Cuyahoga Falls -- Seventeen members of the Superintendent's Association of Summit County have composed a letter expressing "concerns" regarding the recent State Report Card results issued by the Ohio Department of Education. The group also says it wants to work with the state to improve the system.

A press release from the group issued March 16 said the superintendents believe the State Report Card "does not truly reflect the quality of education offered in each respective district and the validity of the results is in question."

Joe Iacano, superintendent of the Summit County Educational Services Center, said in the release that the report card "fails to show the high-quality education the districts are currently providing,"

"Even our districts that did well on the report card are voicing their concern," he added.

The March 10 letter has been sent to the Ohio Department of Education's interim superintendent, Dr. Lonny Rivera, as well as state board of education members, state senators and representatives and members of the Ohio Senate and House education committees.

In addition to Iacano's signature, the letter was signed by superintendents from the Barberton, Copley-Fairlawn, Coventry, Cuyahoga Falls, Field, Hudson, Manchester, Mogadore, Nordonia Hills, Norton, Revere, Springfield, Stow-Munroe Falls, Tallmadge, and Woodridge city and local school districts, as well as the Portage Lakes Career Center.

Ohio Department of Education spokesperson Brittany Halpin said March 17 the state had not received the letter, but was aware some districts had expressed criticisms regarding online versus paper test results.

But the Summit County superintendents' concerns went beyond paper versus online testing.

"We join districts across the state who are becoming increasingly frustrated with the constantly changing reporting system, the lack of validity and reliability of the tests, and the inconsistency with which the tests are implemented," Nordonia Hills City Schools Superintendent Dr. Joe Clark said in an email to the News Leader.

"In short, we do not feel the report card accurately reflects the quality of education students receive in our districts," Clark stated.

Jeff Ferguson, Tallmadge City School District's superintendent, said the quality of education in Tallmadge is "quite good," adding the report card doesn't give the entire picture when it comes to the quality of education.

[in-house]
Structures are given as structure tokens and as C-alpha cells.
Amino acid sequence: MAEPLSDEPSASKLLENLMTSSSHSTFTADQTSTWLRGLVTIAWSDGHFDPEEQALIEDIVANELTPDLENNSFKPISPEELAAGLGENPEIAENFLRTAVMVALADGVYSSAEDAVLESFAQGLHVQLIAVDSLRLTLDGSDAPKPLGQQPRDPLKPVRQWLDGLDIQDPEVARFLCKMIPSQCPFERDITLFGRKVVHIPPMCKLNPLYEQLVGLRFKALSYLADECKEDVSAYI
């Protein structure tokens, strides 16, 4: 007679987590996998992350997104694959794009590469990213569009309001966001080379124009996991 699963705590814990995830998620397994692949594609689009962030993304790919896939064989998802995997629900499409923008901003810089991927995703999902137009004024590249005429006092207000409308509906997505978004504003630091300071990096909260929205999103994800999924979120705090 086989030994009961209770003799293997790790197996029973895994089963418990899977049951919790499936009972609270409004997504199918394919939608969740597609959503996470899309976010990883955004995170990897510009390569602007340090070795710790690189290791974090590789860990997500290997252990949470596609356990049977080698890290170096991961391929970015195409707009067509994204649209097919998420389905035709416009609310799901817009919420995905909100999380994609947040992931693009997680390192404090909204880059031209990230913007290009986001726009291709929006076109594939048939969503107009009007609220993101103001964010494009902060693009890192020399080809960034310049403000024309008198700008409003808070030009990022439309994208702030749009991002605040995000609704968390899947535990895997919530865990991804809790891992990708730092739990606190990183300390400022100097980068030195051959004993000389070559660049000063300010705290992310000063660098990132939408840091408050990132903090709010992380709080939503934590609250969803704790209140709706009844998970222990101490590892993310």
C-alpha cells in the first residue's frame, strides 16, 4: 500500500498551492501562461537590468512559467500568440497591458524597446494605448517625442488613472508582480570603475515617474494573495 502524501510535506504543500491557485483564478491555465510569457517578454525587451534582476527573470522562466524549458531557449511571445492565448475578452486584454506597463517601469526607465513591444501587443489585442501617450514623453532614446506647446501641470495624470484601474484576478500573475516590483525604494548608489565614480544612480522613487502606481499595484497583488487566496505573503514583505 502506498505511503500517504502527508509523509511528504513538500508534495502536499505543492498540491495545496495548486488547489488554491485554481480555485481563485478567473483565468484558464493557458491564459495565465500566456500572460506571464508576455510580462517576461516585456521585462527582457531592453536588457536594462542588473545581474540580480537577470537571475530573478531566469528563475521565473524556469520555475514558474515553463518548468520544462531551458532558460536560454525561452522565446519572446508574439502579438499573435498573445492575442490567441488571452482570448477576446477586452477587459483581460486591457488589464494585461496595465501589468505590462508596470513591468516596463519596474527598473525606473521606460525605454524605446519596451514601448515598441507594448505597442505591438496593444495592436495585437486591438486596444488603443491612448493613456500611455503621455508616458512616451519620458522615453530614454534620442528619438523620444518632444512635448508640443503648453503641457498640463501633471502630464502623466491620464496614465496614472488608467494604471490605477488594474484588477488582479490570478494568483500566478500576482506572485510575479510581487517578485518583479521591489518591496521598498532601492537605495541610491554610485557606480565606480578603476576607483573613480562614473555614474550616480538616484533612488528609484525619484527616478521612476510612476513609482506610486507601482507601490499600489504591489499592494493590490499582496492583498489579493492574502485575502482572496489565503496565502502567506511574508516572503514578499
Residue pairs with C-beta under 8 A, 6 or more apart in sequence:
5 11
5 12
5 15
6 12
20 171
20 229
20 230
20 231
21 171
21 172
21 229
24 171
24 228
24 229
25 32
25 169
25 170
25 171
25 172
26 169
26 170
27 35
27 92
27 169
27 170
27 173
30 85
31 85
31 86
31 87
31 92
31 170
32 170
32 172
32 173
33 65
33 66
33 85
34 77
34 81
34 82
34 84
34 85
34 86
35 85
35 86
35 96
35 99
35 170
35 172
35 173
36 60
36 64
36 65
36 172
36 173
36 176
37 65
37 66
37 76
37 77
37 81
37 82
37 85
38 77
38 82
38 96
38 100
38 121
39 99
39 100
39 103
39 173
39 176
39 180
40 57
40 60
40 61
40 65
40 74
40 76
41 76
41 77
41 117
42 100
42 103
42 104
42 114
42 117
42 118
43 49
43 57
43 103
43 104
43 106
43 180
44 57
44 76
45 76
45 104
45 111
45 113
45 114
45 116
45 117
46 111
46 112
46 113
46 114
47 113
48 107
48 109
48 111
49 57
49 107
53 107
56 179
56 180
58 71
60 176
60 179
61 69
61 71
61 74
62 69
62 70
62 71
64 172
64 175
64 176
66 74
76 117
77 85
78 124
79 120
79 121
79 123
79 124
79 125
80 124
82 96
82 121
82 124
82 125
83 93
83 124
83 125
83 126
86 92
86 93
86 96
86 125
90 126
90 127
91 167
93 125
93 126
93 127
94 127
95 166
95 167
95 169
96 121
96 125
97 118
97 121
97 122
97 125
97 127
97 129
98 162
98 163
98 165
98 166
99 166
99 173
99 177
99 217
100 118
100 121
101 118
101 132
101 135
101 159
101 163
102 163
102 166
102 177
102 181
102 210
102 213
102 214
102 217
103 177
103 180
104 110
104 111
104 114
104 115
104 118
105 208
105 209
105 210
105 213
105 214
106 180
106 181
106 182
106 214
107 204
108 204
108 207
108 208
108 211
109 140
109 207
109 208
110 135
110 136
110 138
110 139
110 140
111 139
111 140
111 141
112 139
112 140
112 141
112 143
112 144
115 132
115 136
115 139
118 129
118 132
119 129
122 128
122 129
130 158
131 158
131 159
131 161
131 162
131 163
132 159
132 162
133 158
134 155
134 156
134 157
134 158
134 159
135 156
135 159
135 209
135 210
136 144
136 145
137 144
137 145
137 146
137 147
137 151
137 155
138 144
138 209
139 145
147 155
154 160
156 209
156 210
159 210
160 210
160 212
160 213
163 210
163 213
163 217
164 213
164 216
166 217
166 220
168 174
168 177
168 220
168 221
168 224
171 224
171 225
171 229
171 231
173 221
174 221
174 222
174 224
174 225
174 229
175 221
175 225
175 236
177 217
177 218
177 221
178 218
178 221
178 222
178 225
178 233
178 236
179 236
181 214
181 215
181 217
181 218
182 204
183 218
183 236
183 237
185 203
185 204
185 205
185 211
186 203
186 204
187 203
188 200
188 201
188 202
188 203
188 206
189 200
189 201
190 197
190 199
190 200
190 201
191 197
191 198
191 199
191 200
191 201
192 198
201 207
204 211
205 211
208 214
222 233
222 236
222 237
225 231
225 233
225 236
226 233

"The report card fails to display everything Tallmadge, and many of our surrounding school districts have to offer and the many things we all do well," he added. "Tallmadge is comprised of a hardworking group of staff and students and I am proud of our district, as my fellow superintendents are proud of their districts."

In the letter, superintendents challenge the validity of recently published testing results, citing "profoundly different" results between districts where students took assessment tests online versus districts where students took paper tests.

"The online and paper tests are comparable," Halpin said in the March 17 email. "In fact, after extensive review, highly credentialed teams of experts from leading universities and organizations such as NASA validated that the state's online tests and written exams are comparable - with no advantage offered by either mode of testing over the other."

The superintendents group also says current testing "penalizes school districts for promoting college and career readiness programs.

"It forces school districts to choose between looking good on a report card or providing opportunities for students. This makes no sense," the letter states.

The letter also cites a Governor's Office declaration that states students and school personnel may not be evaluated based on the test results.

"We are further concerned about the inconsistency of the testing from year to year," the letter states. "The inconsistency causes significant negative issues and confusion for our personnel and our district's citizens. The state has asked us to invest in technology to support online testing. We are asking the state address inconsistencies in the existing testing system."

The letter states the group wants to work with state officials to improve the system.

"We desire to be a part of a constructive solution and offer our support in creating that solution. We look forward to a dialog so we may work together," the letter states.

Eric Marotta: 330-541-9433